Why a financial ethics report gave Utah Rep. Blake Moore a ‘danger’ rating

An Insider investigation of STOCK Act violations gave Moore a red “danger” rating, while Utah’s Sens. Mike Lee and Mitt Romney each received yellow “borderline” ratings.

(Rick Egan | The Salt Lake Tribune) Rep. Blake Moore talks about his experience in the Capitol on January 6, during a town hall meeting at the Weber County Library North Branch, in North Ogden, on Tuesday, June 1, 2021.

Utah Rep. Blake Moore is one of 14 members of Congress who violate a decade-old federal anti-conflict of interest law with greater frequency than their peers, according to an investigation by Insider.

A dozen members of the House and two Senators have violated the federal law “by failing to properly disclose financial trades, many to a significant degree,” wrote Insider’s team of investigative reporters. “Some also employ senior staff members who’ve violated the STOCK Act or haven’t themselves taken proactive steps to avoid potential conflicts of interest.”

The Stop Trading on Congressional Knowledge Act, or simply the STOCK Act, is a 2012 federal law that prevents members of Congress from using nonpublic knowledge acquired during their professional duties to make a profit. It also established strict reporting requirements for financial transactions. The bill had near-unanimous bipartisan support in both the Senate and House before former President Barack Obama signed the bill into law in early April 2012.

The Conflicted Congress investigation graded members of Congress against six metrics: STOCK Act violations; staffer STOCK Act violations; legibility of facial disclosures; amendments to financial filings; the creation of a qualified blind trust; individual stock trades. Congressional delegates were given green “solid,” yellow “borderline” or red “danger” ratings.

“Members get a green rating if their financial compliance is solid. Yellow means caution — their actions are borderline and deserve greater scrutiny. Red means danger — that a member has multiple issues that could expose them to ethical problems,” according to Insider, whose report does not include disclosures or amendments filed after Nov. 12, 2021.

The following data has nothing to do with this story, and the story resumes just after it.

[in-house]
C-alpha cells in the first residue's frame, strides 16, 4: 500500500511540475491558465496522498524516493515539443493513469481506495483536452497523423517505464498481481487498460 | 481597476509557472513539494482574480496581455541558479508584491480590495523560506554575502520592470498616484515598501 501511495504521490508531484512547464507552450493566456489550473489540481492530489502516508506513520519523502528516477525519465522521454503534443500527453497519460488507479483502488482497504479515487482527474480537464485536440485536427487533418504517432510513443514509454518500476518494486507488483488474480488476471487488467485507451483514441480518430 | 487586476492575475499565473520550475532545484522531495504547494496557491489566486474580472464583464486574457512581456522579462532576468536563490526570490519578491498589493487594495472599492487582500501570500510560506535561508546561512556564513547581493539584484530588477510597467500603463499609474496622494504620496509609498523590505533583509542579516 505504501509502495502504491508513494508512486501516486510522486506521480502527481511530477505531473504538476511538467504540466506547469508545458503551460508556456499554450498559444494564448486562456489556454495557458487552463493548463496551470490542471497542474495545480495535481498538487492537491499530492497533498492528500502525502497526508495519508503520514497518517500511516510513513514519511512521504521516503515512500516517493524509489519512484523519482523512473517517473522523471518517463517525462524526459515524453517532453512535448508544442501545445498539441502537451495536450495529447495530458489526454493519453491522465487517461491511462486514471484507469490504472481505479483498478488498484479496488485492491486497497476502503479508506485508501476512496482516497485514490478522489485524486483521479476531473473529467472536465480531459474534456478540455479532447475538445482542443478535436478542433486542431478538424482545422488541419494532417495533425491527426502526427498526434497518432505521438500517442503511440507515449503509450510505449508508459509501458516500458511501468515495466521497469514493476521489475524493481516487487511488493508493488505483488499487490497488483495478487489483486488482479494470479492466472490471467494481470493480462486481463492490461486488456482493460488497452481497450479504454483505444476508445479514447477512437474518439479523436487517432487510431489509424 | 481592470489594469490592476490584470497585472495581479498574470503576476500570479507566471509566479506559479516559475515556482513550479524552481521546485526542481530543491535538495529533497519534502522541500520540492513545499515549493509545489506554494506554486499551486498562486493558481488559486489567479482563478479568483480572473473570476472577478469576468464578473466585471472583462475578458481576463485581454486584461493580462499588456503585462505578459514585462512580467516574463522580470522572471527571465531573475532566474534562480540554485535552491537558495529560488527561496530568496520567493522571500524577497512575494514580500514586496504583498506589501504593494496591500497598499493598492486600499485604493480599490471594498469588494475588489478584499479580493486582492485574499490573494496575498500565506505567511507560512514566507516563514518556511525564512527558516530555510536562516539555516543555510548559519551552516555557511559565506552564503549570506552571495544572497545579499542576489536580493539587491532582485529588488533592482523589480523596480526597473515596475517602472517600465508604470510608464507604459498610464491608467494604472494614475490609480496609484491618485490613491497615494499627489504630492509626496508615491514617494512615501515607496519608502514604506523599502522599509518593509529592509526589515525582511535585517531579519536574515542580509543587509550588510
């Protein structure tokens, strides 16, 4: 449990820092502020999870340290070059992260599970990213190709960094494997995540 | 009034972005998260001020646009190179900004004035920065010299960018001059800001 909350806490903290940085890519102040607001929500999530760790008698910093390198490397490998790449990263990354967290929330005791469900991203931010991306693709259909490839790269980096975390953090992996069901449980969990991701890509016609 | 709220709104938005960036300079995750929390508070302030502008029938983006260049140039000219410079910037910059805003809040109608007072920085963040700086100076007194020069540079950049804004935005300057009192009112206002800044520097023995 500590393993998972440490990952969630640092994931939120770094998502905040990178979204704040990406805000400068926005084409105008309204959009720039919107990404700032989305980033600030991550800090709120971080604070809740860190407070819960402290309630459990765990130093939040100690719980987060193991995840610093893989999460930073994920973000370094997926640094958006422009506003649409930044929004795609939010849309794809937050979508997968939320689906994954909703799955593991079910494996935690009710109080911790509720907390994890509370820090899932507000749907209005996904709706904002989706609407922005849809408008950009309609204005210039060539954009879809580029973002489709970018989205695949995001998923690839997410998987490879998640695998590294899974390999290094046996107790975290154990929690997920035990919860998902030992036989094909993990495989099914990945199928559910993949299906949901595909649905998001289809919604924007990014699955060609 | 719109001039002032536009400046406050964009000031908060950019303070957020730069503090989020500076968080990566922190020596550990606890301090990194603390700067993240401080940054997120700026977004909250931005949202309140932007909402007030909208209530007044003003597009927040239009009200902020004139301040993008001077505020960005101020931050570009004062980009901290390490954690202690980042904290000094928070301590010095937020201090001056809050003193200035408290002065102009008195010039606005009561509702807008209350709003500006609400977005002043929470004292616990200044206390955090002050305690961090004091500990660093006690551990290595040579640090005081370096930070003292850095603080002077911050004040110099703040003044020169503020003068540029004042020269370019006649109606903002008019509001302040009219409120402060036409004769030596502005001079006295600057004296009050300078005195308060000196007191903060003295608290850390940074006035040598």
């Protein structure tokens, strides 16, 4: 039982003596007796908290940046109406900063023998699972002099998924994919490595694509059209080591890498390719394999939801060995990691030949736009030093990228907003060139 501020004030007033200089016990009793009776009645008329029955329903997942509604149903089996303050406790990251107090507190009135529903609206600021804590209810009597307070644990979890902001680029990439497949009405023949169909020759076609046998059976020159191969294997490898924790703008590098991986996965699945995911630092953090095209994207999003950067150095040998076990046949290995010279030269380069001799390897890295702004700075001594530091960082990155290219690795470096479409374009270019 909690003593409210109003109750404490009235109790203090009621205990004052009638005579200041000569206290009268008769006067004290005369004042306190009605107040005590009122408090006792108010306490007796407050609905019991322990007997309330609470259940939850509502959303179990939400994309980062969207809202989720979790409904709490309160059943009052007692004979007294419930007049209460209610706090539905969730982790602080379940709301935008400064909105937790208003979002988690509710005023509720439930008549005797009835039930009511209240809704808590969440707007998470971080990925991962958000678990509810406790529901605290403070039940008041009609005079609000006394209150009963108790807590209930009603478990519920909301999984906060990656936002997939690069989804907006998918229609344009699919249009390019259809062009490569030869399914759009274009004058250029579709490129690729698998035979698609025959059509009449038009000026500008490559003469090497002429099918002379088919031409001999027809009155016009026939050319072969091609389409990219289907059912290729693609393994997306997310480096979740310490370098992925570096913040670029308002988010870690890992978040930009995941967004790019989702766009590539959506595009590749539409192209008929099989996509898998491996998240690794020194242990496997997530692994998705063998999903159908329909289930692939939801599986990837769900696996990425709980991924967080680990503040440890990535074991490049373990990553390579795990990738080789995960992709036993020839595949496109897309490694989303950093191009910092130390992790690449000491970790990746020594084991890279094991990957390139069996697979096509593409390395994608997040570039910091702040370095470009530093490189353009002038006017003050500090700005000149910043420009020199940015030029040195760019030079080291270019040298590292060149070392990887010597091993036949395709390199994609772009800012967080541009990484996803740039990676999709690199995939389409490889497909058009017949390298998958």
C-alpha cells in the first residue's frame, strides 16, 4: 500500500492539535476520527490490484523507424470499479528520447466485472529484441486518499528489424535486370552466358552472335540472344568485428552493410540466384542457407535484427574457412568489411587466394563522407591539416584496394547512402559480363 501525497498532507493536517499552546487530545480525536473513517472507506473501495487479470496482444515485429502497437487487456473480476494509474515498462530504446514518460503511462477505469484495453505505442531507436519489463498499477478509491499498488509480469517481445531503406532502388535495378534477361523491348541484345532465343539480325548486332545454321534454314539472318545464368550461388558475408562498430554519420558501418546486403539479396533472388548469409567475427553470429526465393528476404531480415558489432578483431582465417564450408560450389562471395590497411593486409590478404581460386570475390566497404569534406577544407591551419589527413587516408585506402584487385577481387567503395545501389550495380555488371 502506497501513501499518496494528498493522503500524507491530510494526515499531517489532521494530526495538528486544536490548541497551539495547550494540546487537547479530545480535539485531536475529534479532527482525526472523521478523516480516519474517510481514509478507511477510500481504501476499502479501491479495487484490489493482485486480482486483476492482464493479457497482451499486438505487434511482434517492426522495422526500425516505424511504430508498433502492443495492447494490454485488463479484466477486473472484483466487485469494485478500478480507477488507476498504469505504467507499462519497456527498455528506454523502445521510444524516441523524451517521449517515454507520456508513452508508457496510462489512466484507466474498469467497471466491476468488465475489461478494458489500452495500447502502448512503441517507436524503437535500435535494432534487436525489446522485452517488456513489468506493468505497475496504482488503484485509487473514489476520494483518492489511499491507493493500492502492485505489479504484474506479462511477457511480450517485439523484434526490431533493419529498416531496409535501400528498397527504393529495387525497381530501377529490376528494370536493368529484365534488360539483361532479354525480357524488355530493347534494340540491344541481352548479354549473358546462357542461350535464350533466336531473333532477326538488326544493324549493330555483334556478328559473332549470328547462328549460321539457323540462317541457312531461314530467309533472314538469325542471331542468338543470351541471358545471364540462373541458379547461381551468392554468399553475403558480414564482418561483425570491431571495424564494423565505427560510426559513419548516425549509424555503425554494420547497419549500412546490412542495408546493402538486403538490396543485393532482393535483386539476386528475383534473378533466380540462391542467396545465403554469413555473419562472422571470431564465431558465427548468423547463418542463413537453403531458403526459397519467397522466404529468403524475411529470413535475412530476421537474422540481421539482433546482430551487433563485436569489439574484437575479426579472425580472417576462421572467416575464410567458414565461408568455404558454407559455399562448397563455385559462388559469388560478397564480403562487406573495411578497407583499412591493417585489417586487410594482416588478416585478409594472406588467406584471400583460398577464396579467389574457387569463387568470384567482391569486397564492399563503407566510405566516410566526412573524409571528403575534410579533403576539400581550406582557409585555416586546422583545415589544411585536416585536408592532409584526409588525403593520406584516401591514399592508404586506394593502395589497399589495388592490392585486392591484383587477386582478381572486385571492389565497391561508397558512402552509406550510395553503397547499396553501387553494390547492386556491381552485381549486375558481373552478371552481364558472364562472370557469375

Moore’s red danger rating, according to Insider, was the result of 76 STOCK Act violations and an allegation that someone on the congressman’s senior staff had also violated the STOCK Act. And although Insider also docked Moore for continuing to trade individual stocks and for not moving his financial assets to a blind trust, they reported positively that Moore’s financial discourses had been filed legibly and without amendments correcting previous mistakes or omissions.

During his first year in the House, Moore twice missed trade disclosure deadlines established in the decade-old law.

Moore failed to legally report around 70 stock trades on time this summer — worth at the time anywhere from $70,000 to a $1 million. Later this fall he missed another federal deadline to disclose three trades made on his behalf.

A spokesperson from Moore’s office told Insider that since taking office, the congressman has made an effort to simplify his financial dealings and has already paid a fee for filing the disclosures late.

“Now that Congressman Moore has fully established a financial compliance process with his firm (managing the congressman’s finances) and the Ethics Committee, he will continue to ensure all future filing deadlines are met in accordance with Ethics rules,” communication’s director Caroline Tucker, reported Insider.

The rest of Utah’s House delegation received a “Solid” rating for this financial disclosures practices by Insider, while Sens. Mitt Romney and Mike Lee were rated borderline.

Two members of Lee’s senior staff had STOCK Act violations, as did one senior member of Romney’s staff. A spokesperson for Romney told Insider that the senior staff thought they would be granted a filing extension.

A spokesperson for Moore referred The Salt Lake Tribune to their comments in the Insider report.